The Defense Budget That Dare Not Speak Its Name
Somewhere in the middle regions of Barack Obama’s Herculean to-do list is a task that’s defeated many of his predecessors: taming the runaway Pentagon budget. Earlier this year, to much fanfare, Obama and his defense secretary, Robert M. Gates, released a Defense Department budget proposal that slashed several troubled weapons programs and promised further reforms to combat rampant waste. But although the press touted the proposals as bold and ambitious, they sounded suspiciously like the basic budgeting tips a financial adviser would dispense if you’d lost total control of your personal expenses. The essential principles were:
- Keep track of money that comes in and goes out
- Don’t buy things you don’t need
- Don’t buy things that don’t work
- If you do buy something that doesn’t work, don’t order 200 more of them
Unfortunately, Washington pols have been saying similar things ever since the Defense Department was created. And over the years a nearly constant procession of blue-ribbon commissions and special taskforces and congressional crusades has attempted to tackle the problem and failed. (See, for example, the Fitzhugh Commission, the Grace Commission, the Nunn-McCurdy Amendment, the Packard Commission, the Carlucci Initiatives, the Defense Management Review, the National Performance Review, the Bottom-Up Review, the Federal Acquisition Streamlining Act, the Federal Acquisition Improvement Act, the Acquisition Streamlining Task Force, Total System Performance Responsibility, and the spiral development and capabilities-based acquisition initiatives.) Cost overruns for major weapons programs now total $296 billion. We could never afford this rampant squandering of public money, but now, with the economy in crisis, the need to end the Pentagon’s profligacy has become even more urgent.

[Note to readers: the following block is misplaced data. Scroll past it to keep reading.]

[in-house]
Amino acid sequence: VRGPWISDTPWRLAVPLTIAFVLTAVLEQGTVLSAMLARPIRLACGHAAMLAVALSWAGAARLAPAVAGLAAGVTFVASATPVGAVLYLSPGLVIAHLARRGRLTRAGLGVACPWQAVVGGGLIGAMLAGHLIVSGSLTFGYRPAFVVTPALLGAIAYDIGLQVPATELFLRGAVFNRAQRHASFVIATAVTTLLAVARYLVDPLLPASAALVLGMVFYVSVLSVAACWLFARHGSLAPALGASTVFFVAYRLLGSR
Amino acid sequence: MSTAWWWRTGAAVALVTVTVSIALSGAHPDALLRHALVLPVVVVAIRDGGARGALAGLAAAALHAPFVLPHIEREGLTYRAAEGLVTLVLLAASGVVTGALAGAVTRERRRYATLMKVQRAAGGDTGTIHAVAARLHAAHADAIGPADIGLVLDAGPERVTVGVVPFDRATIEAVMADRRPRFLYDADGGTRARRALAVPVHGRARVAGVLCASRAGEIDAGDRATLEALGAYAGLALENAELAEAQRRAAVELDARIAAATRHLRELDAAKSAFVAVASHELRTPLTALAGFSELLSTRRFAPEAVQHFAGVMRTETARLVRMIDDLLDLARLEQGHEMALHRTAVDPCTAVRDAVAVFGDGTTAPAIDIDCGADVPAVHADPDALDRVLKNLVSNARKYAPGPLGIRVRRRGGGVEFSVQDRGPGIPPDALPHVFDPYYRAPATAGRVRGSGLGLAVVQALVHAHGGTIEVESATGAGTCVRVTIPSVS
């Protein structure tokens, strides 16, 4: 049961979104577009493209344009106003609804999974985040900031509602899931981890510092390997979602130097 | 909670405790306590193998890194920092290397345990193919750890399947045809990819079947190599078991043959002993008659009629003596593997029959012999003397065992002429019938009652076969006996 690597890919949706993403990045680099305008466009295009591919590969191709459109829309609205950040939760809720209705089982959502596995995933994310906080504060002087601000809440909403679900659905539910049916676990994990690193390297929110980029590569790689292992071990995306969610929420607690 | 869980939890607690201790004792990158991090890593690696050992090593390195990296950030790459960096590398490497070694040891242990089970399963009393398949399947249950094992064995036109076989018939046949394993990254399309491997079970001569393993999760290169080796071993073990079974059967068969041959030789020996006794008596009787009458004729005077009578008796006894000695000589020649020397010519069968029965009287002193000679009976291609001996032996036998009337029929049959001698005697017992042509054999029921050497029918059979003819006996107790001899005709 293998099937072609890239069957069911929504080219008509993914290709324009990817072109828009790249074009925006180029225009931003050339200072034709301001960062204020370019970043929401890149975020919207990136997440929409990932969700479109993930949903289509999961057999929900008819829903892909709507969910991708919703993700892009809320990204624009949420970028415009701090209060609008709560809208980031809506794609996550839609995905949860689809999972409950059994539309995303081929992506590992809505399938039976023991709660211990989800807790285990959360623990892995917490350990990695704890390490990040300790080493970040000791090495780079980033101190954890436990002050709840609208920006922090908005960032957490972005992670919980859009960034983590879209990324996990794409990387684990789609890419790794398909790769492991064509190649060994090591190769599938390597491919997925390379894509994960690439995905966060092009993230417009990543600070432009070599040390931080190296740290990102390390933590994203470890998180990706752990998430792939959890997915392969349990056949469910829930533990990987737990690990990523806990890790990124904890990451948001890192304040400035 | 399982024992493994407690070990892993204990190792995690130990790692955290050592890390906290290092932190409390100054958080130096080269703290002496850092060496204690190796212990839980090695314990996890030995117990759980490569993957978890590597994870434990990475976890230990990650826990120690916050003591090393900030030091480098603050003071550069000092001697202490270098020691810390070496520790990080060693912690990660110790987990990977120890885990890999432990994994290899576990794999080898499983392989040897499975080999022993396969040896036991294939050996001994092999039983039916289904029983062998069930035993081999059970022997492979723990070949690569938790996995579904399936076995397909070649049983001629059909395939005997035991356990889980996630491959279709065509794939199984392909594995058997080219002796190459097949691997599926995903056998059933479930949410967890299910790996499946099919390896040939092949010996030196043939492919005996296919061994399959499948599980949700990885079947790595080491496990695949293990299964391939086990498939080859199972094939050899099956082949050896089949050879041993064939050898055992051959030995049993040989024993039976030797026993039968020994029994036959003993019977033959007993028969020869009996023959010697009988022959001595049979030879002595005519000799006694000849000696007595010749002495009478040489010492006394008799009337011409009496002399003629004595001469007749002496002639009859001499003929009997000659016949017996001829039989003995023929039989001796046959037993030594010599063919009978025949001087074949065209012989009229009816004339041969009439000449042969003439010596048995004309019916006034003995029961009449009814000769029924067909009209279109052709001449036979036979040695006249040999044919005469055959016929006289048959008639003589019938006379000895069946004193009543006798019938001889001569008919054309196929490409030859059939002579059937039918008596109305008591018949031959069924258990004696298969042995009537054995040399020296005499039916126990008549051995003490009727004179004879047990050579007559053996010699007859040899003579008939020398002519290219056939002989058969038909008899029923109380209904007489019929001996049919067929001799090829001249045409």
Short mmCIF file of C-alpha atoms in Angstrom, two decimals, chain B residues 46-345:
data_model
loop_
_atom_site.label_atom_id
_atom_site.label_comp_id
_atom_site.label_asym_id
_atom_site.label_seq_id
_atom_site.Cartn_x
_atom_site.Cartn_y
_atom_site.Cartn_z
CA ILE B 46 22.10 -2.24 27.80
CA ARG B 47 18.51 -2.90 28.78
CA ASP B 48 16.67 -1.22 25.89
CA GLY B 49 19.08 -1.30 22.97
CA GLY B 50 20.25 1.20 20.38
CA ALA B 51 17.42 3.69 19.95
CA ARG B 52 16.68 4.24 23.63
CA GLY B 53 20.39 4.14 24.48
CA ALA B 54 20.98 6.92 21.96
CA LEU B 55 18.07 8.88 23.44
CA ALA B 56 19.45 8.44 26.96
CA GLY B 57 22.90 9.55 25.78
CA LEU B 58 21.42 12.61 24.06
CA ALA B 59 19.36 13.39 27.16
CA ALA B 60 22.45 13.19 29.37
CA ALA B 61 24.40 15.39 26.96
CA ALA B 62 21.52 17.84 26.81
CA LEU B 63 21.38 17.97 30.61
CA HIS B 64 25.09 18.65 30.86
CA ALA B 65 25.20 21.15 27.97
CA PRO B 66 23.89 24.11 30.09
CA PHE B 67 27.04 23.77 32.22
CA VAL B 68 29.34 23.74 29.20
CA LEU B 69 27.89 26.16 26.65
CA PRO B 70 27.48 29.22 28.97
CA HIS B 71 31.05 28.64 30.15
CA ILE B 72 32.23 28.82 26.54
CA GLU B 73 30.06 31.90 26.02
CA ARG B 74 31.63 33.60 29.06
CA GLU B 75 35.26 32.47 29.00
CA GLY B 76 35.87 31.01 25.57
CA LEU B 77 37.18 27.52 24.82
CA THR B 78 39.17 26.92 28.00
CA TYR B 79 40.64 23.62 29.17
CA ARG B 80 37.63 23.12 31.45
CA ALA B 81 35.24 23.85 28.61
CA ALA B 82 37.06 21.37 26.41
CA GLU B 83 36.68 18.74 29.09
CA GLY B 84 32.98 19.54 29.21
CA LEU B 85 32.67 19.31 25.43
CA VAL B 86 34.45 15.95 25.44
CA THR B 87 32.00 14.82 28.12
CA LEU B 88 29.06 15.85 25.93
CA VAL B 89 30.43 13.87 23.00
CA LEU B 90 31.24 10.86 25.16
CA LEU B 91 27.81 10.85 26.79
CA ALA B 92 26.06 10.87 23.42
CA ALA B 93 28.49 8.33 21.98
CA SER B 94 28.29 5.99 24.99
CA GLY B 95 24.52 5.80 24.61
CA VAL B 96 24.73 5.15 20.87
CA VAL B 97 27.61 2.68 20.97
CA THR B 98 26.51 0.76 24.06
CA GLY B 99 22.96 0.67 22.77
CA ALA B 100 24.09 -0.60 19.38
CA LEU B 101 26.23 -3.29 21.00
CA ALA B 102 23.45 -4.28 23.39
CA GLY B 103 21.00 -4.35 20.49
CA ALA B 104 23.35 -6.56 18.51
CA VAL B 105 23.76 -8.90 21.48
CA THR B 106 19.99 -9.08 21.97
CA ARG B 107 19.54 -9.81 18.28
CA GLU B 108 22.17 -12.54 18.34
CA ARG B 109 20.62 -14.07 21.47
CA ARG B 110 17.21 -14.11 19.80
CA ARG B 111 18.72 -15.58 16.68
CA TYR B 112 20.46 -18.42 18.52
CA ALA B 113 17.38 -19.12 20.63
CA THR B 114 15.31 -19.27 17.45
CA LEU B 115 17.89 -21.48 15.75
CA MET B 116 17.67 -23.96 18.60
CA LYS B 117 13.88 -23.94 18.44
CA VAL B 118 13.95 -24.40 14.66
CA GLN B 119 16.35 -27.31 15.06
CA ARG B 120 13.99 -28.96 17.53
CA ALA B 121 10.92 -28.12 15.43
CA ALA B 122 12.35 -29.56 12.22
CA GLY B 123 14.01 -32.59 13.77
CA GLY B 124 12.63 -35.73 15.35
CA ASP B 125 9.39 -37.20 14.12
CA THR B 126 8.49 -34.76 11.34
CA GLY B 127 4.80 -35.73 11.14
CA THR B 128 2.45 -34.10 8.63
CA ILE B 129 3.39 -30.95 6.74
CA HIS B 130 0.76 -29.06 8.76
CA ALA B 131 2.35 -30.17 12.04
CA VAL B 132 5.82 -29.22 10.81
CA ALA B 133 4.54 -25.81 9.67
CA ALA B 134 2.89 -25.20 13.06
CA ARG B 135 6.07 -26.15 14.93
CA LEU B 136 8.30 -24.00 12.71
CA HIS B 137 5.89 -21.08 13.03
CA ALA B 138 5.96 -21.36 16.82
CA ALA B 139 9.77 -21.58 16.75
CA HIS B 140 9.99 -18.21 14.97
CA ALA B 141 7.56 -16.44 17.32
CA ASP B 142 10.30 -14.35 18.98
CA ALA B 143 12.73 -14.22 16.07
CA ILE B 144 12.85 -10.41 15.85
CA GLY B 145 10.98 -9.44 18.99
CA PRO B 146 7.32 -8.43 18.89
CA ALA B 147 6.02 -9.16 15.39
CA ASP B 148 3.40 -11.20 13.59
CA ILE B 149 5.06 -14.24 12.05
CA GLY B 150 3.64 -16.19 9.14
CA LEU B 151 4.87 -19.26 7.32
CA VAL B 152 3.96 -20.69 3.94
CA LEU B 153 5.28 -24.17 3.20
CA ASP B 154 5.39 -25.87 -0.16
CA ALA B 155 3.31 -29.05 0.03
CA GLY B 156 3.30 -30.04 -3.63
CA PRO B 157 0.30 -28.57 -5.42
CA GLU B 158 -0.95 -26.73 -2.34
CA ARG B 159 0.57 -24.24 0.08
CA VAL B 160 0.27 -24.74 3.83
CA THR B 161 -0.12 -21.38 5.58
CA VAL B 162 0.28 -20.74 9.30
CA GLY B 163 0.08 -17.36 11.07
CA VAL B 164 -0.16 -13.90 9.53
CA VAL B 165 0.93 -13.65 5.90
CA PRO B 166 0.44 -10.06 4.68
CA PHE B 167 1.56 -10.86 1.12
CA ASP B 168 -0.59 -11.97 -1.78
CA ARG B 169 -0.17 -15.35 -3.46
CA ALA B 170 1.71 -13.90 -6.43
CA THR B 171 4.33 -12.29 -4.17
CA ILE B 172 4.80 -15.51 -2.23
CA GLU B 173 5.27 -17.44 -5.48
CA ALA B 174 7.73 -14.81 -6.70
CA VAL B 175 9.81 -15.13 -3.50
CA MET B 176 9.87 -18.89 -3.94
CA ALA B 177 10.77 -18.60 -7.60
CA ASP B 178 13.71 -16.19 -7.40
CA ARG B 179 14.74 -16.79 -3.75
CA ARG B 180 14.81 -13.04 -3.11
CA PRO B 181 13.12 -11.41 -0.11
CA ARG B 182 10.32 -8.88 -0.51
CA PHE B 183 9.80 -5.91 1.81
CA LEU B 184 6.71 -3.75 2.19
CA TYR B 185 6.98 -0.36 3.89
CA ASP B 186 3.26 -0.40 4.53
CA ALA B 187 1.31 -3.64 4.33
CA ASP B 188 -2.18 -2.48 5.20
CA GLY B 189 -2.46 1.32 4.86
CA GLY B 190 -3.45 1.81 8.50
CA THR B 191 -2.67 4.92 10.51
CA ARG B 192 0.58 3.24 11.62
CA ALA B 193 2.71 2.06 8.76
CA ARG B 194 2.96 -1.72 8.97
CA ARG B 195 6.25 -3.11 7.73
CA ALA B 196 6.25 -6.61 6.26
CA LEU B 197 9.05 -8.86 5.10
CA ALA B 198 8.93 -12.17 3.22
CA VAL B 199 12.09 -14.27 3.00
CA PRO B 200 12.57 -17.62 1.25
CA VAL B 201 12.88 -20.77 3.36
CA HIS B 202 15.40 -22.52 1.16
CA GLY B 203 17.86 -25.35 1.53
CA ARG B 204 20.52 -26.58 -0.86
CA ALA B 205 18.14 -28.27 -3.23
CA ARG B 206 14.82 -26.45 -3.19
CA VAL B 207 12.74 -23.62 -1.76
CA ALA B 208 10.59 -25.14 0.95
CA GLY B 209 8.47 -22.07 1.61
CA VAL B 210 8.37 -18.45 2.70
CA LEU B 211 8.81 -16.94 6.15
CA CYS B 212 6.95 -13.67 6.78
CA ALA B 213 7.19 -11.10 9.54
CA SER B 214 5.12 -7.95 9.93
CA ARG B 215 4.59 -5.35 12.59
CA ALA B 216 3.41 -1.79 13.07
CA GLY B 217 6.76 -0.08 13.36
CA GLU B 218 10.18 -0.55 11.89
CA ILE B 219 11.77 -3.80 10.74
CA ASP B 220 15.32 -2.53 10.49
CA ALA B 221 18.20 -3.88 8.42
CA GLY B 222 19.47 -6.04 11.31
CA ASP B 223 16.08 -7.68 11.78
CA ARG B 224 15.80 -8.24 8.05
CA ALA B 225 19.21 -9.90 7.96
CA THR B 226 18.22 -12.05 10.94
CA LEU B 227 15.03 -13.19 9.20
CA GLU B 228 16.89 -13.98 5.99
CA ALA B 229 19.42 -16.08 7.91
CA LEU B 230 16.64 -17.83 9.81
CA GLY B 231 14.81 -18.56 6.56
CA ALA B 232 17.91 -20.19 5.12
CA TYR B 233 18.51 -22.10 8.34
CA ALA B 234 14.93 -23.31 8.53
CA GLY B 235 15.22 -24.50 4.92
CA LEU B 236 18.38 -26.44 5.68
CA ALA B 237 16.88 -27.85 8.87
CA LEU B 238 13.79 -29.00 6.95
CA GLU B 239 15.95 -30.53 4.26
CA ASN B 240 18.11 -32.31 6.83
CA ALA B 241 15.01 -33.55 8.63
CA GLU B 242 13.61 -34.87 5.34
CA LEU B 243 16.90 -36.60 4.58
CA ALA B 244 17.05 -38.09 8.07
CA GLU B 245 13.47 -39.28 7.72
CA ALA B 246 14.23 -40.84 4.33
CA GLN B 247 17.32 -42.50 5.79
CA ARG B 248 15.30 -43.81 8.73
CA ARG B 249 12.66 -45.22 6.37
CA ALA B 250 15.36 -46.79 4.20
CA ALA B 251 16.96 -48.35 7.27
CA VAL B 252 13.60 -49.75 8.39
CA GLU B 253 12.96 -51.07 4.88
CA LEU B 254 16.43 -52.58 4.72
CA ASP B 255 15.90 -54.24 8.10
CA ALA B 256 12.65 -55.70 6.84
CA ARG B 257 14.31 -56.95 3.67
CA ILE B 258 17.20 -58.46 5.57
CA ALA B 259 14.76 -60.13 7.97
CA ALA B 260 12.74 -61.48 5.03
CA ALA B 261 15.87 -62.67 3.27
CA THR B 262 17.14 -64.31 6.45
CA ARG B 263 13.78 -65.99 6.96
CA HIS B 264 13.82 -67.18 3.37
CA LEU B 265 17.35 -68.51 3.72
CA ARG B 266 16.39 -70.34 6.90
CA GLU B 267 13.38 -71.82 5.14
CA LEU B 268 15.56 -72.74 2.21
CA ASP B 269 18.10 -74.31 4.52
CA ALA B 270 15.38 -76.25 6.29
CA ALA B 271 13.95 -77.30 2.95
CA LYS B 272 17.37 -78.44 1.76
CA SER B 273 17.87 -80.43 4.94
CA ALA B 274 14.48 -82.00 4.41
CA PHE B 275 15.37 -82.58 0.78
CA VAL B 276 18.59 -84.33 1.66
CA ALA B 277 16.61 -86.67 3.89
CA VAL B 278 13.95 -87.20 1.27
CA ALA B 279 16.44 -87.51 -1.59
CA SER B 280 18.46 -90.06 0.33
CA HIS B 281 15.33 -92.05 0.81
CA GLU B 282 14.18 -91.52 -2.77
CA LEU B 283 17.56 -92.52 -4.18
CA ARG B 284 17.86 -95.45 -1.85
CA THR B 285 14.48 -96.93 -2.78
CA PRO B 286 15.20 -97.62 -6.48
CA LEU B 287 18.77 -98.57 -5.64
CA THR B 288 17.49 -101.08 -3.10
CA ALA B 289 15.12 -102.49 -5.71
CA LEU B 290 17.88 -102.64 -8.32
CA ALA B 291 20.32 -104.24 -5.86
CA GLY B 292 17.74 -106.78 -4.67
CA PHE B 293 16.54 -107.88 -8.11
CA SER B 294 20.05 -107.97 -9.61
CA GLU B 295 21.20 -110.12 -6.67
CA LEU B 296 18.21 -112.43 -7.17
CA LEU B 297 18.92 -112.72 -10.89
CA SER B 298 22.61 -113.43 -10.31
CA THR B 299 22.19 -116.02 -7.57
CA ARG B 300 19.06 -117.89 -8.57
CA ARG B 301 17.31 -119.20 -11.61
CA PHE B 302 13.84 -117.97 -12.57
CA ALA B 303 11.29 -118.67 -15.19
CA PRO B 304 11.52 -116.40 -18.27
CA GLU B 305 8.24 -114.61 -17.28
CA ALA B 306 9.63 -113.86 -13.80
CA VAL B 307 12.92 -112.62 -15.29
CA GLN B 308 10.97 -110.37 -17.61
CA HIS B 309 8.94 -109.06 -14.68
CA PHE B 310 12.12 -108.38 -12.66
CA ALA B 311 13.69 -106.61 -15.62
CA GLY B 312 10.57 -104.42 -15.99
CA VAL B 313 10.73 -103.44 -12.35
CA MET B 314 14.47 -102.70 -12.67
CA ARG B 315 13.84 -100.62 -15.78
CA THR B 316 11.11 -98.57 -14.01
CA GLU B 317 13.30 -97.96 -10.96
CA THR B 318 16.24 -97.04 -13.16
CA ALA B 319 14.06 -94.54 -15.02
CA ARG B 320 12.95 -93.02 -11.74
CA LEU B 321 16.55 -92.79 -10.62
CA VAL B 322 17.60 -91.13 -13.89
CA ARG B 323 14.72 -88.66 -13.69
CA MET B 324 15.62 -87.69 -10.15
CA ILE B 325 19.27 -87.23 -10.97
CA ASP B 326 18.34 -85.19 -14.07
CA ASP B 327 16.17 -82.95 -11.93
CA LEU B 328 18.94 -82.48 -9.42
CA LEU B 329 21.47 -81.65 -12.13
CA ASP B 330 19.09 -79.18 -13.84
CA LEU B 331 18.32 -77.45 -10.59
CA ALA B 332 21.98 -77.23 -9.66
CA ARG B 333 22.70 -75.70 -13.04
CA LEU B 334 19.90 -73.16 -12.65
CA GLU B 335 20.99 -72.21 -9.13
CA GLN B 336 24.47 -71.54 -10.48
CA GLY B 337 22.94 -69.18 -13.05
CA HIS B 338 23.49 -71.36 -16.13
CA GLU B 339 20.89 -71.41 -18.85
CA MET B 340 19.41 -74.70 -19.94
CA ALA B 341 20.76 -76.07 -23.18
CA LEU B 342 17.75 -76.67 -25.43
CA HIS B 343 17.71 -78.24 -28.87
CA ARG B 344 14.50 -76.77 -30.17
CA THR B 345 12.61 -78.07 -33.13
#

But will Obama’s attempt at reform be any different from all those that have gone before? Over the next few weeks, Mother Jones will attempt to find out. We’ll dig into the gory details of Pentagon spending and watch out for porky shenanigans as Gates’ budget makes its way through Congress. We’ll take you behind the scenes to meet the key players who will determine whether the Pentagon cleans up its act or continues on with business as usual. Above all, we promise to do our best to make it interesting. You can read our reports here; if you have tips or questions that you want us to chase up, send them to firstname.lastname@example.org.
spotted by RS